Meanwhile, the boys had caught up with Mollie, and seeing this she quickened her stroke, forging ahead again. But Betty kept the same calm, steady stroke which had so deceived the boys--and the girls, too, for that matter, with the exception of Mollie.

On, on they came--almost abreast now. The boys, tired from the long chase, were resting, gathering strength for the last spurt.

The finish line had been very conveniently marked by a slender tree which had evidently been torn down in some terrific storm and now lay half on the shore and half upon the water. This, then, was their goal.

Conway was the first to see them coming. "Look, Nita!" he cried, seizing his sister's arm and drawing her to the edge of the water. "From the way they are all lined up I should judge this is nobody's race yet. That's the kind of a thing I enjoy--where there is occupation at the end. And look----"

"Look at Betty," cried Anita, interrupting him. "She can swim better than I can, and I thought I was pretty good." There was no conceit in this remark--it was simply a statement of fact.

Out on the water the girls and boys knew the time had come when they must show what was in them. Grace and Amy, with the discomfited Will, had fallen to the rear, and the race lay between the other five. Allen was leading, and the two young judges on the bank had just decided that either he or Frank would be the winner. Then it happened! The two girls gathered all their energy, that splendid reserve strength they had kept so well in check--summoned every ounce of vitality they had and gave it full rein.

Their muscles, trained to outdoor life, gallantly responded to the call. They passed first Frank, then Allen, who stared after them stupidly. You see, the boys were not believers in miracles. However, they rallied their reserved strength and shot ahead until they were even with the girls again.

The goal was close before them. Now, if ever, must come the last desperate spurt. Could they make it? They must! they must! The thought kept hammering itself over and over in the girls' consciousness. They were so near now--they couldn't lose--oh, they couldn't!

And the girls were right. Anita almost fell into the water in her excitement as the four swept on, swimming as though they had just touched the water.

"Mollie! Betty!" she cried. "Go it--for the cause!"

Whether this encouragement reached the ears it was intended for is doubtful. Suffice it to say, the girls followed her instructions to the letter.

Conway stretched forward eagerly as the swimmers rushed on toward the mark. Four hands closed over the fallen tree trunk almost at the same instant--but not quite. Mollie reached the goal a fraction of a second ahead--the race was hers.

As the dripping contestants drew themselves up upon the bank, Anita and Conway rushed forward eagerly. "Mollie had it!" they cried together, and Nita added:

"I don't see how you ever did it--it was the closest thing I ever saw."

For a few seconds the swimmers were too spent even to congratulate the winner. But when they did recover sufficient breath, they fairly overwhelmed her with praises. As Roy had said, "they were nothing if not sports."

"It was lucky you did have a judge, or, I should say judges." Conway glanced apologetically toward his sister. "Otherwise I don't believe anybody would have known which of you got there first. It was as near a tie as anything I have ever seen."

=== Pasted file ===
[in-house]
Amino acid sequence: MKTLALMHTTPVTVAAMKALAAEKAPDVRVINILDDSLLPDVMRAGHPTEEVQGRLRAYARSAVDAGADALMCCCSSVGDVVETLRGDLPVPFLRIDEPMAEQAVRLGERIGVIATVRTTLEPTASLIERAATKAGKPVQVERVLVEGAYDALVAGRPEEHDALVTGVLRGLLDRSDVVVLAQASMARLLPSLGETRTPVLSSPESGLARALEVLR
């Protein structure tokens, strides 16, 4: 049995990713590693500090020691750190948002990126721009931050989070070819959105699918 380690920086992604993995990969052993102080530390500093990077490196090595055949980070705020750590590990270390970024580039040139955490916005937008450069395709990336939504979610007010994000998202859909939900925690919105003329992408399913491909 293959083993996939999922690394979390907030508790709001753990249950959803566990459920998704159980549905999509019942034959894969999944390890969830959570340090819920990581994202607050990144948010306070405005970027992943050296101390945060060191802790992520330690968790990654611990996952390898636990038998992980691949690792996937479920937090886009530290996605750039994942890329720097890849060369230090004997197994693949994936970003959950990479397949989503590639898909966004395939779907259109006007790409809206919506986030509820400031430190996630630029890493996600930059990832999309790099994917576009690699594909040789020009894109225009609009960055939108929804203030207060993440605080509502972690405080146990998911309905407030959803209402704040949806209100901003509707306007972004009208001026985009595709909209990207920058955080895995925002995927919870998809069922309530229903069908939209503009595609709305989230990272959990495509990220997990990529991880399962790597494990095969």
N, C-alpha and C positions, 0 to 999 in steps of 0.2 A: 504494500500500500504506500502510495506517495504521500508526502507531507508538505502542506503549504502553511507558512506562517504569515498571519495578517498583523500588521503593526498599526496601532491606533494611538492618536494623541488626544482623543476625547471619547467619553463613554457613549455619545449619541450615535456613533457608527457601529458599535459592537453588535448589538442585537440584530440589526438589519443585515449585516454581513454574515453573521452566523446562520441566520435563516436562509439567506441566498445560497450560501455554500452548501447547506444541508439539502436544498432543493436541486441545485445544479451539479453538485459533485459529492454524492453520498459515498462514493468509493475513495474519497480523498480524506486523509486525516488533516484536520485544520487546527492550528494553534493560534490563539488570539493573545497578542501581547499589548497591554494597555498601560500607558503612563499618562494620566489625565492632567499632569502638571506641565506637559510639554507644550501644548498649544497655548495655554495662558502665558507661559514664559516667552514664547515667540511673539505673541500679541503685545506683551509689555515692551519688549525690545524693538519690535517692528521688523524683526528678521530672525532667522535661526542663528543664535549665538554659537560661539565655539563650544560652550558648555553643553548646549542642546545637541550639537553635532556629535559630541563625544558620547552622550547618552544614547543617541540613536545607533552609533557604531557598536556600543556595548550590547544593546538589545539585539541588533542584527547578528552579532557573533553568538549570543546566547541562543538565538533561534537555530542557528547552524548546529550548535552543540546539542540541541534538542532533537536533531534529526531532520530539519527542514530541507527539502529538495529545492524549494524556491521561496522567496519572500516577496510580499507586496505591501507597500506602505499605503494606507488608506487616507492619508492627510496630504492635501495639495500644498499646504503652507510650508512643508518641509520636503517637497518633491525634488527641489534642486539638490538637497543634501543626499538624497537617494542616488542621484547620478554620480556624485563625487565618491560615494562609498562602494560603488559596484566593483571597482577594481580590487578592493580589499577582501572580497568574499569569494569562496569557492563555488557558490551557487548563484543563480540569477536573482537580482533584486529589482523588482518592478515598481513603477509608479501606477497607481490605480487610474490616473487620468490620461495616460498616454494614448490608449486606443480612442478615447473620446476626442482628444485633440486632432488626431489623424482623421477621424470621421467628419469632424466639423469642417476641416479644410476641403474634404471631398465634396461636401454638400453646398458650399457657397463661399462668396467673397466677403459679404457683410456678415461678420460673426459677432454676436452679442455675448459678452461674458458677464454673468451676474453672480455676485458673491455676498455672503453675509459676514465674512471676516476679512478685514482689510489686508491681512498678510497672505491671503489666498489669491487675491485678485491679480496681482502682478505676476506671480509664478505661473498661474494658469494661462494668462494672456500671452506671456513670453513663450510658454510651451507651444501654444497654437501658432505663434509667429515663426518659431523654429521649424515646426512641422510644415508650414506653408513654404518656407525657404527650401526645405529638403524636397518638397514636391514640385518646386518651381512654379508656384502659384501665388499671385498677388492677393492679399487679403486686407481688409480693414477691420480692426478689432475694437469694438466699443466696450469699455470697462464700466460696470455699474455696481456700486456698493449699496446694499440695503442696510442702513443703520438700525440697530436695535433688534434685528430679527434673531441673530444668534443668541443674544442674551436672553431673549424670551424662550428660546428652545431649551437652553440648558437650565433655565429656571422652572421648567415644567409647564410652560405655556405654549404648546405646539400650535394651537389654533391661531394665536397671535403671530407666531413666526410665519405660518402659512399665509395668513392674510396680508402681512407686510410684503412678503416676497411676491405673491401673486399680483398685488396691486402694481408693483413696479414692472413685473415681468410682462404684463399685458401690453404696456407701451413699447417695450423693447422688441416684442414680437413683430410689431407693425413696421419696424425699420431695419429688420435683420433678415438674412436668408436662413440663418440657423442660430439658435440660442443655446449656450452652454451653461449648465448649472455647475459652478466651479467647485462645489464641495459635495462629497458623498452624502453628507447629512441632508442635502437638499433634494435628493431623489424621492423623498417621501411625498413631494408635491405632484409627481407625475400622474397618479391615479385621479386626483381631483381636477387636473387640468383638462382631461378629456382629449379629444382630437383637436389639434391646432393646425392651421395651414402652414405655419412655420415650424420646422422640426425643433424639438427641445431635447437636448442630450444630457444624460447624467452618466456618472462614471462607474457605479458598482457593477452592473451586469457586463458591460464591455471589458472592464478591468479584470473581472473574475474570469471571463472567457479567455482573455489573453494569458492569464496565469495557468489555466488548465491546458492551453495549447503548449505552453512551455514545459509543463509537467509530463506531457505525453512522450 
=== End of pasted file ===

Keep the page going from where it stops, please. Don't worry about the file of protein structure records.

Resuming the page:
As the four lagging participants in the race came up to them, rather sore and disgruntled, the young folks delicately forbore to look in their direction and Frank covered their coming with a remark. "I don't know how you girls ever accomplished it--I thought you were done almost at the beginning. Tell us the secret."

Mollie and Betty looked at each other significantly. "That's our secret," said Betty. Then, springing to her feet, she cried: "Let's give three cheers for the winner of the race, Miss Mollie Billette!"

The cheers were given with a will that awoke the answering echoes on the island.

Mollie flushed gratefully. "Thank you," she said. "It was only luck anyway that I happened to touch the tree a second before the rest of you."

"Don't be modest, Mollie," Roy entreated. "You beat us all fairly--especially me," he added ruefully. They laughed and Betty added whimsically: "I thought I had you up to the last, Mollie. It wasn't fair to lead me on like that."

"Well, you sure know how to swim--all of you," Conway commented admiringly. "You must do a lot of it."

"Oh, we are at it a good deal of the time," Frank agreed carelessly. "And the girls--well, they have formed a club for all sorts of outdoor stunts. You see the results."

"Oh, isn't that great!" exclaimed Anita with genuine enthusiasm. "I love all those things, too. I wish I could belong to such a club."

"If you lived anywhere near Deepdale," said Betty warmly, "we should be very glad to have you join us."

Only too soon--for Anita and the Outdoor Girls had taken a great liking to one another--the former declared that it was time she and her big brother must be starting for home. "Dad and mother worry whenever I am out of their sight nowadays--even though Con is with me," she explained.

"Come again soon," Betty called after them.

"Will you have another race?" asked Anita.

"Yes, especially for your entertainment," laughed the Little Captain. "And we won't let Mollie win it either."

"All right, then, I'll come," Anita promised.

"Humph, we'll see about that," said Mollie, referring to Betty's last remark. "History often repeats itself, you know."

Allen sighed as they started homeward. "We won't be able to come anywhere near them now, fellows," he said. "They'll have suffrage banners hung all over the house."

The girls laughed, for after all they _had won through Mollie, and the taste of triumph was very sweet.

"Wasn't it grand!" cried Betty.

"The best ever!" returned Grace, as she popped a chocolate candy in her mouth.

"I'd like another such race," said Mollie, wistfully.